The Google Android Developer Challenge/Africa is well underway. App submission deadline was 1-July-2011, semi-finalists will be announced 15-July-2011. Winners will be announced 12-September-2011.
The point of this, presumably, is to encourage African developers to develop for Android. The biggest motivation to do something is money, so participants are allowed to enter paid apps into the challange (under “Eligibility”). Sadly, it seems that the organisers of ADC spend very little time with the Google Checkout team, because Google checkout does not support many of the countries that are eligible for ADC/Africa, and there is no other way to get paid for apps in Google marketplace.
While I know that, sometimes, in large companies its a case of “the right hand not knowing what the left hand is doing”, in this case it seems even the left hand has only a very hazy notion as well. I’m working on porting my application to iPhone. Of course, the longer it takes for Google to get this working, the larger the number of ADC apps that get ported. It could be a case of Google simply giving app developers motivation to come up with a good concept that then goes to iPhone because the concept could not be sold for Android.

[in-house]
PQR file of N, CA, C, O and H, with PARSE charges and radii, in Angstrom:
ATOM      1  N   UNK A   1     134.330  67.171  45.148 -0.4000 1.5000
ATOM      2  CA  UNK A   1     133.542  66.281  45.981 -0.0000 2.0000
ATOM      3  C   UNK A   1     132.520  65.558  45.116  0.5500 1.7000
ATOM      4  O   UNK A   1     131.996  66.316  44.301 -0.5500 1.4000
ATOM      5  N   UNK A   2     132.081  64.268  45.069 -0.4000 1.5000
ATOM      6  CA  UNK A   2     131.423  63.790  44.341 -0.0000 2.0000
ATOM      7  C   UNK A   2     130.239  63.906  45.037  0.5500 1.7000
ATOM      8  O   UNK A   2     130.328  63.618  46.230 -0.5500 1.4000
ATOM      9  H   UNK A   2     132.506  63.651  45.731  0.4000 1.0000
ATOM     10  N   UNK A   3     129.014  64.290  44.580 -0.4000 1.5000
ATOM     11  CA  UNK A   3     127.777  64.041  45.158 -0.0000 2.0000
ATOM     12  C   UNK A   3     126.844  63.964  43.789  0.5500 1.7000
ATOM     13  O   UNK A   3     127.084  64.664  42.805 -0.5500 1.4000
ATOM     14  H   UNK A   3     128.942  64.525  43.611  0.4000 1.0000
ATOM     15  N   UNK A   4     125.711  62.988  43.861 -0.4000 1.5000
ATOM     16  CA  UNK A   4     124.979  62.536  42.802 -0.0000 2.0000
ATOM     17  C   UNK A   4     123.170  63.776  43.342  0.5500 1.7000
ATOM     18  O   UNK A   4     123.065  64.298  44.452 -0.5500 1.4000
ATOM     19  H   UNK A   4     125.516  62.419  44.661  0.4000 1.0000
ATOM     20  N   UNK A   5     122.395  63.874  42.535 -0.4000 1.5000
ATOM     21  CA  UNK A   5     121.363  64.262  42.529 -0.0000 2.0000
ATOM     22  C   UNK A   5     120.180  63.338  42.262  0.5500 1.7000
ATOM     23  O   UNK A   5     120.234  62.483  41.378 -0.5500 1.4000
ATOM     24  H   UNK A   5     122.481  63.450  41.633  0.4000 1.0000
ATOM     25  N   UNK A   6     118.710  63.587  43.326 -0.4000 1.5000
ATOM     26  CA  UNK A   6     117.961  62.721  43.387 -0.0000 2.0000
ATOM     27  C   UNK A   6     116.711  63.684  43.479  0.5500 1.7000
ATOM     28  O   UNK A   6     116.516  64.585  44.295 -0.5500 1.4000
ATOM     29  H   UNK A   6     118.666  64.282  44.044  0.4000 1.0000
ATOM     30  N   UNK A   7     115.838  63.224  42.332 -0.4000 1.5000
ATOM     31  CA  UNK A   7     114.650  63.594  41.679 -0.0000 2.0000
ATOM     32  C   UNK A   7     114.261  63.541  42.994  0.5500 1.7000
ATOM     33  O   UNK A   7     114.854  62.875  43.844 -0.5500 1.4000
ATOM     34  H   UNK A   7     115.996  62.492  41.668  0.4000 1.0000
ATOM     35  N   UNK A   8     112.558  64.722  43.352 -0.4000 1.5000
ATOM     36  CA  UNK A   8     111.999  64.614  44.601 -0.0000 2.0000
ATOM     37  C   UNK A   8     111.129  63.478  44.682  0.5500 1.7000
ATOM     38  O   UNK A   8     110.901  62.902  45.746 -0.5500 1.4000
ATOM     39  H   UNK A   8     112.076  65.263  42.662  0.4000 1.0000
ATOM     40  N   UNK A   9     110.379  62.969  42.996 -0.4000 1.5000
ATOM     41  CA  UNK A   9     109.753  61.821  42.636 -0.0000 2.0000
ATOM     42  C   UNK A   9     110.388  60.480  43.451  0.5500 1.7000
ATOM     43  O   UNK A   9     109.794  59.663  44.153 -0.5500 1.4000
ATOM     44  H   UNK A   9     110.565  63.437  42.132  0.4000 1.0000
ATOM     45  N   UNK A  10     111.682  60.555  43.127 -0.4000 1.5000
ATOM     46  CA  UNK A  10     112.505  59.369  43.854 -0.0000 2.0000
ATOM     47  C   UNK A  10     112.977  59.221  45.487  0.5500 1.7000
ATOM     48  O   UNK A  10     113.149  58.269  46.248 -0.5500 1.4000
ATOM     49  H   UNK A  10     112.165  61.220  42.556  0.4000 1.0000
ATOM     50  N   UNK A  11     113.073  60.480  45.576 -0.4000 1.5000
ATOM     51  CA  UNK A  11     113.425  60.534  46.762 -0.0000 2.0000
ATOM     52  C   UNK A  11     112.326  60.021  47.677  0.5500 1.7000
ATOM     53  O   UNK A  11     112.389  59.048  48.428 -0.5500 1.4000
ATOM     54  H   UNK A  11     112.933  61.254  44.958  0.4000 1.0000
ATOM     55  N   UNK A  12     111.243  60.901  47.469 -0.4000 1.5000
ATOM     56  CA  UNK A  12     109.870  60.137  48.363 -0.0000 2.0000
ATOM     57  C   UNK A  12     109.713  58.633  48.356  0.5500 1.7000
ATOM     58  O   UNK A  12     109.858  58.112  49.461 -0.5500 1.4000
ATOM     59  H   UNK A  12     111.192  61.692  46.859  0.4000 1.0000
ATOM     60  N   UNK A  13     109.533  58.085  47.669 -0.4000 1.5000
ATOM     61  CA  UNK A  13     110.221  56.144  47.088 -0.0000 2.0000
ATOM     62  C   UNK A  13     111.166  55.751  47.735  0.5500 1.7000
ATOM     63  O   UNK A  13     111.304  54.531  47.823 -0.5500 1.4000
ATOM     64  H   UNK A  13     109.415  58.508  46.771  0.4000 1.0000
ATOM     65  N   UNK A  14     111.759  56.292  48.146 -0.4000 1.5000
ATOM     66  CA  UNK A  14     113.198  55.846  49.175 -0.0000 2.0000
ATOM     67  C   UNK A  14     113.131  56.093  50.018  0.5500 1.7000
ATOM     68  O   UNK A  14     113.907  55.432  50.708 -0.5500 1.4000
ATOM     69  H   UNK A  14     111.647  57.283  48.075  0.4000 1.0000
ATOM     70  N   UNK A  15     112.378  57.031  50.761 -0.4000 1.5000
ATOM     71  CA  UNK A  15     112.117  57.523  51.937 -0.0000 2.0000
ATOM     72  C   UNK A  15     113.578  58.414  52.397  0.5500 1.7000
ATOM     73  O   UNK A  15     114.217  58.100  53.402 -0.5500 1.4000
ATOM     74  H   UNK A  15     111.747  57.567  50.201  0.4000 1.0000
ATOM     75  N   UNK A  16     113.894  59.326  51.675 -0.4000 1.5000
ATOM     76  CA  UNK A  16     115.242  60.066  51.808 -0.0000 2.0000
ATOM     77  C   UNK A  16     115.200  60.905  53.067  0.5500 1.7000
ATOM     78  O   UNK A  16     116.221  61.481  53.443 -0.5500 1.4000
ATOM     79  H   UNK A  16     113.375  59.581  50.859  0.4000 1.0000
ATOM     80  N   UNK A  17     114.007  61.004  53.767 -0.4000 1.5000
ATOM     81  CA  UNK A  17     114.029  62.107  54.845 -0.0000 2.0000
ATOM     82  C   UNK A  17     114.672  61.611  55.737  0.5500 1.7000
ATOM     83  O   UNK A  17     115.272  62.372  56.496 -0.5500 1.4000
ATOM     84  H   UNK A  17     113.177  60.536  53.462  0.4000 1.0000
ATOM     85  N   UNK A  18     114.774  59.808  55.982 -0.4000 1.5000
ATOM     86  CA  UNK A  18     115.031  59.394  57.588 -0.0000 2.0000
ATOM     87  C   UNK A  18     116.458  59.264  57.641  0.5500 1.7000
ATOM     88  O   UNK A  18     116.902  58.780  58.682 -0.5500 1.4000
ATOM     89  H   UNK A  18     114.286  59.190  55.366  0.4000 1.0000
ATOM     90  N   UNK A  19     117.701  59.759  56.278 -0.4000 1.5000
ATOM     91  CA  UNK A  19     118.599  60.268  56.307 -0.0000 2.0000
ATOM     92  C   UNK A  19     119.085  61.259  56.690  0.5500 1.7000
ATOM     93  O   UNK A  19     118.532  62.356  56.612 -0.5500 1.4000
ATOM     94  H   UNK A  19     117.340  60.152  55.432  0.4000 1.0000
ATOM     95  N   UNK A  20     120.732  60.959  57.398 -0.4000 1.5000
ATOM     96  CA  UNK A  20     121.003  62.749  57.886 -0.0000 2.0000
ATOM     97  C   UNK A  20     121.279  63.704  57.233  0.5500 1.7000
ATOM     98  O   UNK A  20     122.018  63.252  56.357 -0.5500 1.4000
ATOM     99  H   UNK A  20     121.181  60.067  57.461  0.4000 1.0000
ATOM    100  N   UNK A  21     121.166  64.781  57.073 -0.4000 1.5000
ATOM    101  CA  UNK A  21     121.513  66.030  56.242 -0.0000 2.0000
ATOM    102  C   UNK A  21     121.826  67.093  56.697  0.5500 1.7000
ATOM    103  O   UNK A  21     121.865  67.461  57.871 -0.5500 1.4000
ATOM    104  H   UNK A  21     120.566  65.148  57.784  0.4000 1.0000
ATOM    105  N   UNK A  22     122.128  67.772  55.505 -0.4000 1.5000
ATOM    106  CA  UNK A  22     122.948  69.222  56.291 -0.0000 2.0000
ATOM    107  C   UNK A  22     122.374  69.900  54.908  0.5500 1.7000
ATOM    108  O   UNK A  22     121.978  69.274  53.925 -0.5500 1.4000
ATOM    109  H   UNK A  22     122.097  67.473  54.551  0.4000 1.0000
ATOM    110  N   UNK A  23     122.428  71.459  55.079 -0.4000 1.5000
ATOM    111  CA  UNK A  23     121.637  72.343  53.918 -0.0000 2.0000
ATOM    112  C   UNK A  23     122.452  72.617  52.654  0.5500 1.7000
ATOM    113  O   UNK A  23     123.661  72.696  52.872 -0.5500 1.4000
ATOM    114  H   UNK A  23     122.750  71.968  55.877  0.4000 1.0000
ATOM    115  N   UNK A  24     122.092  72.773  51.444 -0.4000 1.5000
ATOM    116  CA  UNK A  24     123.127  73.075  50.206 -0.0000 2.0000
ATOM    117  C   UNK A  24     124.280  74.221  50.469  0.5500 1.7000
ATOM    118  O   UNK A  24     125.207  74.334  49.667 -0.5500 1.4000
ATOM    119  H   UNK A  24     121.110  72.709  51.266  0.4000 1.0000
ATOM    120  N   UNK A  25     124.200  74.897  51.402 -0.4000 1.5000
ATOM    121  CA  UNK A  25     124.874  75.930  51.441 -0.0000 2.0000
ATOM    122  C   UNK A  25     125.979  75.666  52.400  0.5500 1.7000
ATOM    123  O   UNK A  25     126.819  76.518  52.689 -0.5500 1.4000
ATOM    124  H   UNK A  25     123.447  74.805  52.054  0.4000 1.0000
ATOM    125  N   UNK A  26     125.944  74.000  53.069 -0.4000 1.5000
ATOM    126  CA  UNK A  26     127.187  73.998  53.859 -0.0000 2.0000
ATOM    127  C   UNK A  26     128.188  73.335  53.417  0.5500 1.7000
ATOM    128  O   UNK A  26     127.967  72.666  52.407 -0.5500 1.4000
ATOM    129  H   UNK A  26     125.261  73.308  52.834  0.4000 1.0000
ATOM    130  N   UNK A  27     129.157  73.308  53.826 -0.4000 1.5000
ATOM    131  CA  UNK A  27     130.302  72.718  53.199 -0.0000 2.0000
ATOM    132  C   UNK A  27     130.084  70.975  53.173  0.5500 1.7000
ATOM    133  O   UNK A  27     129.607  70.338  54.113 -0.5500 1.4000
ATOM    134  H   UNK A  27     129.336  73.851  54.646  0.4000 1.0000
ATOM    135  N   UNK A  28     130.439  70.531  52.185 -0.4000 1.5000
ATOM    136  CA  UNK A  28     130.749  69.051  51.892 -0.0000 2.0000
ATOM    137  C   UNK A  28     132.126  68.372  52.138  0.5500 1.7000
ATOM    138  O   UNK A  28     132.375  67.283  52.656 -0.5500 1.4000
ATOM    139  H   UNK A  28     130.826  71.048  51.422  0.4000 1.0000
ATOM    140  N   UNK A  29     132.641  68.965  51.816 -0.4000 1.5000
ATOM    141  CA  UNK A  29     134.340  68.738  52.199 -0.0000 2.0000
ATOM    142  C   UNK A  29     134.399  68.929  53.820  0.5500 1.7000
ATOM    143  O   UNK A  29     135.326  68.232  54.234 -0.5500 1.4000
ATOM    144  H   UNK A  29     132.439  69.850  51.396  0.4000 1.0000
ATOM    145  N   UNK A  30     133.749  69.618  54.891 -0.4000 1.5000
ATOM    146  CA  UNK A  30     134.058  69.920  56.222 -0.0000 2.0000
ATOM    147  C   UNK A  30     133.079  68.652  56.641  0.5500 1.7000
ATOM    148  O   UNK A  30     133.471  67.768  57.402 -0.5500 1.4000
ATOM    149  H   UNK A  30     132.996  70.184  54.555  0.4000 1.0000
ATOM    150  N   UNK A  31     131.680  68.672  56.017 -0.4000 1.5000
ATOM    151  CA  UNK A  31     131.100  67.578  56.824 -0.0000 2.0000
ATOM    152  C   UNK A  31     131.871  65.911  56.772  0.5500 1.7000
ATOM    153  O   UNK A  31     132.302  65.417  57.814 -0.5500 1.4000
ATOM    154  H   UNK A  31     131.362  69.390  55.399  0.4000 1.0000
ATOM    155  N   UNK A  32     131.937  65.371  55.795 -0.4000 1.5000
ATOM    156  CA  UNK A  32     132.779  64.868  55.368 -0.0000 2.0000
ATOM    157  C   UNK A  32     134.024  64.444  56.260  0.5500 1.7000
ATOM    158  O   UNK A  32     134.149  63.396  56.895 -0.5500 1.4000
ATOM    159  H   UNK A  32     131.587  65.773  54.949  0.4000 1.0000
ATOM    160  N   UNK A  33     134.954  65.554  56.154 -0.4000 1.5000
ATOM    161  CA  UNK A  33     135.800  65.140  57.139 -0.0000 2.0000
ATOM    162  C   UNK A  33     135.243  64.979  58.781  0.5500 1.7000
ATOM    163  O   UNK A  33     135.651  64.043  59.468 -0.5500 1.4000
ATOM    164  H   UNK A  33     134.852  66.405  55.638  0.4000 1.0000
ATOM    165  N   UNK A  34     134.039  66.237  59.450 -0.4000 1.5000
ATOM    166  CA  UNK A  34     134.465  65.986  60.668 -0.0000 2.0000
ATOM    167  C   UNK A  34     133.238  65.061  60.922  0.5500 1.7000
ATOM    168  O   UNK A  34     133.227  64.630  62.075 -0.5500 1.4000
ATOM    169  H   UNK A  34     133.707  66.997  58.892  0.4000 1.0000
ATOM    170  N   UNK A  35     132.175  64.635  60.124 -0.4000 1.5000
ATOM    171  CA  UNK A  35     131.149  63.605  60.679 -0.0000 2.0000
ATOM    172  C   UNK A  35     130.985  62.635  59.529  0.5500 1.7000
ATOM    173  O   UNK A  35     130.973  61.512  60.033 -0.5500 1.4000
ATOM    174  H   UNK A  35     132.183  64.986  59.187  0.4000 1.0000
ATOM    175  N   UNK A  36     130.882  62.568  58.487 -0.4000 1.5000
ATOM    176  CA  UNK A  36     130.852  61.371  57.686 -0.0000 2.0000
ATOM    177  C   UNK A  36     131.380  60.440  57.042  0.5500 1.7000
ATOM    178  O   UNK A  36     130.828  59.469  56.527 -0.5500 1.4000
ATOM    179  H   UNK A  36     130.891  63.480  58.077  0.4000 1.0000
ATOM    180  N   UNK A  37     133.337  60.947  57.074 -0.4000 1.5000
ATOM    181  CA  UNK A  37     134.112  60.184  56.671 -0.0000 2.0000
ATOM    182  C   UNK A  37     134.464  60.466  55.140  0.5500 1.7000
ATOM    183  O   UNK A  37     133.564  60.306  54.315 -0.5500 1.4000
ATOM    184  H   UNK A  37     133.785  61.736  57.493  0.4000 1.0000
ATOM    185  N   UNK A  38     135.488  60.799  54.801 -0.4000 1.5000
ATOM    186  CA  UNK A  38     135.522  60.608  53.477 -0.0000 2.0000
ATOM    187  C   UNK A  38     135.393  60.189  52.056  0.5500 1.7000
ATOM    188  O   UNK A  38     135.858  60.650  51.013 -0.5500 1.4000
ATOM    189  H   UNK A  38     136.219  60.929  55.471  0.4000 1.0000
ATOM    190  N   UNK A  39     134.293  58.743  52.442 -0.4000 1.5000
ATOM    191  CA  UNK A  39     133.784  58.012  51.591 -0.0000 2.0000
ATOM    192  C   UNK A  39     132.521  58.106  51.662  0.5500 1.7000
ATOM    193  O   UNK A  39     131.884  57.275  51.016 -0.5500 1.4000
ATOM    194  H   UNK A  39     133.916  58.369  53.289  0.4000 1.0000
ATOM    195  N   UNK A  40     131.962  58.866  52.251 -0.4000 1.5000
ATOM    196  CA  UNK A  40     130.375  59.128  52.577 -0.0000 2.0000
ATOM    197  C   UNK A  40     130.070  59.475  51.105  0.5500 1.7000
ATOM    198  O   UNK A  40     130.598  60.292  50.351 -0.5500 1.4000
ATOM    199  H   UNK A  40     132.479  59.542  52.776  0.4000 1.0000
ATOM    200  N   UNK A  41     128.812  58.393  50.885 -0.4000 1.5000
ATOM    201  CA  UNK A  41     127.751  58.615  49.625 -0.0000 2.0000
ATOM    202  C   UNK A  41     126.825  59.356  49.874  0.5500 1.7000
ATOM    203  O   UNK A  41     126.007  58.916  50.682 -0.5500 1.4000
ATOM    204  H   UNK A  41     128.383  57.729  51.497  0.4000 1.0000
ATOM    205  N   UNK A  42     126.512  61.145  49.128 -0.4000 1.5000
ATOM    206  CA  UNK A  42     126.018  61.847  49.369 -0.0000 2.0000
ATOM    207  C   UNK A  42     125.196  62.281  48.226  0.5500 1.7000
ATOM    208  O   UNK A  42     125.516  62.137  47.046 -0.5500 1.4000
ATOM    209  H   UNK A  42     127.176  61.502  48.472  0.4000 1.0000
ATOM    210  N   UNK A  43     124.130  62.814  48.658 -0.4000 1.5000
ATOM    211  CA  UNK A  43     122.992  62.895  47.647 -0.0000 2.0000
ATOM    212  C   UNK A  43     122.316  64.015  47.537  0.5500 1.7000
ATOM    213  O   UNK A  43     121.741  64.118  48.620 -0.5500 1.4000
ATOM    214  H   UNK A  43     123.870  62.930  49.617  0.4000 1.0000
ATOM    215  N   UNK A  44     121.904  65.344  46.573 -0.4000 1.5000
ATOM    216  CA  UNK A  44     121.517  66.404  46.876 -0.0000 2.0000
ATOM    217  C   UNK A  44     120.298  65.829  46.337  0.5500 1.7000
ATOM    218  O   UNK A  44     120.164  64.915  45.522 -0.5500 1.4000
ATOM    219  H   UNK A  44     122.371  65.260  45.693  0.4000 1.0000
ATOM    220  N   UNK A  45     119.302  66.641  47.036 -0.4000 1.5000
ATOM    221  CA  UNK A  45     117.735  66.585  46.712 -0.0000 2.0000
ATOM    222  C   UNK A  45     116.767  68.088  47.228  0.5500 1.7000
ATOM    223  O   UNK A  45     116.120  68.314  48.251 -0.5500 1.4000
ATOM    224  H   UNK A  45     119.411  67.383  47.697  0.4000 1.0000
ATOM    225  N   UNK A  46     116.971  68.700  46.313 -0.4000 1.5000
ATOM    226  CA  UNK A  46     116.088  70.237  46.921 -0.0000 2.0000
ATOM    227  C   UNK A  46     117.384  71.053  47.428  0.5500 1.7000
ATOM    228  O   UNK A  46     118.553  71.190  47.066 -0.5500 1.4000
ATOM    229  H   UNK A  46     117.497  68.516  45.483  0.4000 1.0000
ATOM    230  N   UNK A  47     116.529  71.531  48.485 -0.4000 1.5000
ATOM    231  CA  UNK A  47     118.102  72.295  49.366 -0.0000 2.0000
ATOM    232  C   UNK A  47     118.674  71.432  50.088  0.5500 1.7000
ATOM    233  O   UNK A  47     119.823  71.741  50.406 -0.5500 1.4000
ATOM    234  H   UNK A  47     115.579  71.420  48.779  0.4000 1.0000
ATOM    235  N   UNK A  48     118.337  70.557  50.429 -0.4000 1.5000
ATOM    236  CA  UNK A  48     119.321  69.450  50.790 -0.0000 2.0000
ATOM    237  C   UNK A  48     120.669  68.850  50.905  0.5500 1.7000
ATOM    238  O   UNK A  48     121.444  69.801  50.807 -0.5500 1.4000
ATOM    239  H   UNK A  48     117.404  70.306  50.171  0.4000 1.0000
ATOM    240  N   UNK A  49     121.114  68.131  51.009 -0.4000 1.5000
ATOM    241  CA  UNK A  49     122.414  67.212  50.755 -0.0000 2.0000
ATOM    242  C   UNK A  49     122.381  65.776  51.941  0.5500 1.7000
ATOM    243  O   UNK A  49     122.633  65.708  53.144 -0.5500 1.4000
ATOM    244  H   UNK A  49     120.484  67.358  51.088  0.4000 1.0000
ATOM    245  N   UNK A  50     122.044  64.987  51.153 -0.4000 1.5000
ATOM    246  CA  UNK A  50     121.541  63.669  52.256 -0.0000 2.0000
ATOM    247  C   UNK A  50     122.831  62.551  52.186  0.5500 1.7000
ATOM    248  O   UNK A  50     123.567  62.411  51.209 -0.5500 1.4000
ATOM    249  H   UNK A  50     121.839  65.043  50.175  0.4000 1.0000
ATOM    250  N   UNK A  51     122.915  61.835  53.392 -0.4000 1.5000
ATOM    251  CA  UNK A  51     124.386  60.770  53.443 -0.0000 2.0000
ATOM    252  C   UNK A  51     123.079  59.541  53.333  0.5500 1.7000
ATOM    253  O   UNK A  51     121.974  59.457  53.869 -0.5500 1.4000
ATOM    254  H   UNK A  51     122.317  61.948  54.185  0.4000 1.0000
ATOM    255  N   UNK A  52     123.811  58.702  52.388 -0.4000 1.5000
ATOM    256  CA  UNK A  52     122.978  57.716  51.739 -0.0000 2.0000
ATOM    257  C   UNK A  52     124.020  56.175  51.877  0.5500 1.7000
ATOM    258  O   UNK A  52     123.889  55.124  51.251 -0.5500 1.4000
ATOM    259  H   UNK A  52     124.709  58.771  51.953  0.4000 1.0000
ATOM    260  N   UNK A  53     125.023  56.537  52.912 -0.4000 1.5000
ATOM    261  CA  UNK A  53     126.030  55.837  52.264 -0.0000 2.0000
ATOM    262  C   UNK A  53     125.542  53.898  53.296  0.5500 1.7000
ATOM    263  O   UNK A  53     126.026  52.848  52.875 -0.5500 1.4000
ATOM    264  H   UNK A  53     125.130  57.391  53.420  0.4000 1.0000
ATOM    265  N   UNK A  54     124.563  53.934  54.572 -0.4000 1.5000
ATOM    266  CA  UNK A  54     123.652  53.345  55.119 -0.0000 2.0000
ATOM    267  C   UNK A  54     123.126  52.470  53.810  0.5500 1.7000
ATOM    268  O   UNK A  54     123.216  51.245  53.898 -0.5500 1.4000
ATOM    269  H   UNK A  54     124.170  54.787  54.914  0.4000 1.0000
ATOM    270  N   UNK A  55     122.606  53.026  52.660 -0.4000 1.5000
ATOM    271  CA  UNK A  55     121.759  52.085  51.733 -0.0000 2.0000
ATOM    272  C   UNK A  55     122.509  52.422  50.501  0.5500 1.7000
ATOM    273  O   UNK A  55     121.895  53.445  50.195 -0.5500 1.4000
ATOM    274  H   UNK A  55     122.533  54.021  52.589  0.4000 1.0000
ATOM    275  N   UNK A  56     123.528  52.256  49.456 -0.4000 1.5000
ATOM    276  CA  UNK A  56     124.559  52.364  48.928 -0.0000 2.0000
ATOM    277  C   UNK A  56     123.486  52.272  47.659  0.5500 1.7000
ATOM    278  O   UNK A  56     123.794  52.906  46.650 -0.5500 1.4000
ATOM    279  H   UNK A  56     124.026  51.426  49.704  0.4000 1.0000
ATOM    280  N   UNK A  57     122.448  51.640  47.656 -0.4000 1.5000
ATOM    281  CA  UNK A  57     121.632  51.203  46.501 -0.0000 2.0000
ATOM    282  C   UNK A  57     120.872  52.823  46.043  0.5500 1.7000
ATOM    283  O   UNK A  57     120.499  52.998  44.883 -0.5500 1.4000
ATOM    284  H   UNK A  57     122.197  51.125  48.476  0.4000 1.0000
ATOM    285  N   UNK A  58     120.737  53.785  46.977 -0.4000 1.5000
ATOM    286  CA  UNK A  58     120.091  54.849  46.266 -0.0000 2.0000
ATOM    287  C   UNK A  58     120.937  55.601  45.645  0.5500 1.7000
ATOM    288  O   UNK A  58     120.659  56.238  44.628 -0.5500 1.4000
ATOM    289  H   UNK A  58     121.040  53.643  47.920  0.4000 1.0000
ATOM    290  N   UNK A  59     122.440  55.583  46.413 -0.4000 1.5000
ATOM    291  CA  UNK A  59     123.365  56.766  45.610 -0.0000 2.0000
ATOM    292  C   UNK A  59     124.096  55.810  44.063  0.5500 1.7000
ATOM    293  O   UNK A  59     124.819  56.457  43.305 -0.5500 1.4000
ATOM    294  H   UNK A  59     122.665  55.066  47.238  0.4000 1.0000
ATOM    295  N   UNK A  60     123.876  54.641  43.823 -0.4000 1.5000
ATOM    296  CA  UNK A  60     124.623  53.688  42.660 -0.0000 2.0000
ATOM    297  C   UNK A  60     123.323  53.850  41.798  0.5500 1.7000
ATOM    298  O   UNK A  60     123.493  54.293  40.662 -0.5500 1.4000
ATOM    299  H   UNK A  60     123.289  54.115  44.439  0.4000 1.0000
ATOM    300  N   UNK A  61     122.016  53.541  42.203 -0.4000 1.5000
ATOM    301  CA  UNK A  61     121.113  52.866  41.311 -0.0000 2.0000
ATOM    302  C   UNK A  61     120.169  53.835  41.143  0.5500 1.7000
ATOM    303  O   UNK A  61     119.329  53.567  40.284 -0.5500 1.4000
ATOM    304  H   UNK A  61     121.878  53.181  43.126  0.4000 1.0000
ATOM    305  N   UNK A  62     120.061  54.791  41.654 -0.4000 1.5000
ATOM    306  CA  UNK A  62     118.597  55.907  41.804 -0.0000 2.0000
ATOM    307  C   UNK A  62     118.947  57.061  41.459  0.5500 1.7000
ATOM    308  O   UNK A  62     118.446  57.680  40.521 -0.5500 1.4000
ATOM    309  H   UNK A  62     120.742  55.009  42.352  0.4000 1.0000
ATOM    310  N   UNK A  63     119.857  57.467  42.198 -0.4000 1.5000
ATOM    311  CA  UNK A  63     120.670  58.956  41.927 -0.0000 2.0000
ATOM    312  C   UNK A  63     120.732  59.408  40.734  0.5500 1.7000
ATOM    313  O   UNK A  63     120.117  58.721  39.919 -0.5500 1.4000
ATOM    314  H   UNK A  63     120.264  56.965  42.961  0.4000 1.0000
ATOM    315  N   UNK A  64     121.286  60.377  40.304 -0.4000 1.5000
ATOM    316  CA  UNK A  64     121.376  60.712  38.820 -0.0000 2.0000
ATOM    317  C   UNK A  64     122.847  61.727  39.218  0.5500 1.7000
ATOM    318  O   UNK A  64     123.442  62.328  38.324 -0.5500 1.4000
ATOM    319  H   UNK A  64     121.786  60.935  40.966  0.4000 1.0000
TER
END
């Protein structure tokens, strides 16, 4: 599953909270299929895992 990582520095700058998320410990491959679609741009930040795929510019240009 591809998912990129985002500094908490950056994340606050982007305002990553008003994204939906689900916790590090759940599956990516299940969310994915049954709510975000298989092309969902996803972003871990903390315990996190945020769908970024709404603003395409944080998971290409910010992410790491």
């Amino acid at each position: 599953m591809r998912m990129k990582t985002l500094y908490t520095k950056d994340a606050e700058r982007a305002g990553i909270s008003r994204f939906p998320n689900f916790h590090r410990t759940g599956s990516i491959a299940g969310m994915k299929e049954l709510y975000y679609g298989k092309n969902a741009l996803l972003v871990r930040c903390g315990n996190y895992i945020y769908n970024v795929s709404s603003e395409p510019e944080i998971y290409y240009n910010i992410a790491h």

Heads up to Google: those devs that came up with a new, nifty and/or novel app will certainly not make it freely available for Android (not even as trial) if they can make it for money for iPhone. Making a trial version for Android simply means putting a good idea out there that some iPhone dev is going to implement on iPhone. To keep the first-mover advantage of a novel concept, the dev has to be the first one with the app. If it is so novel and nice, people would buy it from elsewhere.
Of course, its always possible that Apple also won’t allow devs from South Africa to sell applications either – with Apple you don’t get this information until after you pay their $99 fee, so if anyone knows if South African developers are allowed paid apps in Apples App Store, let me know.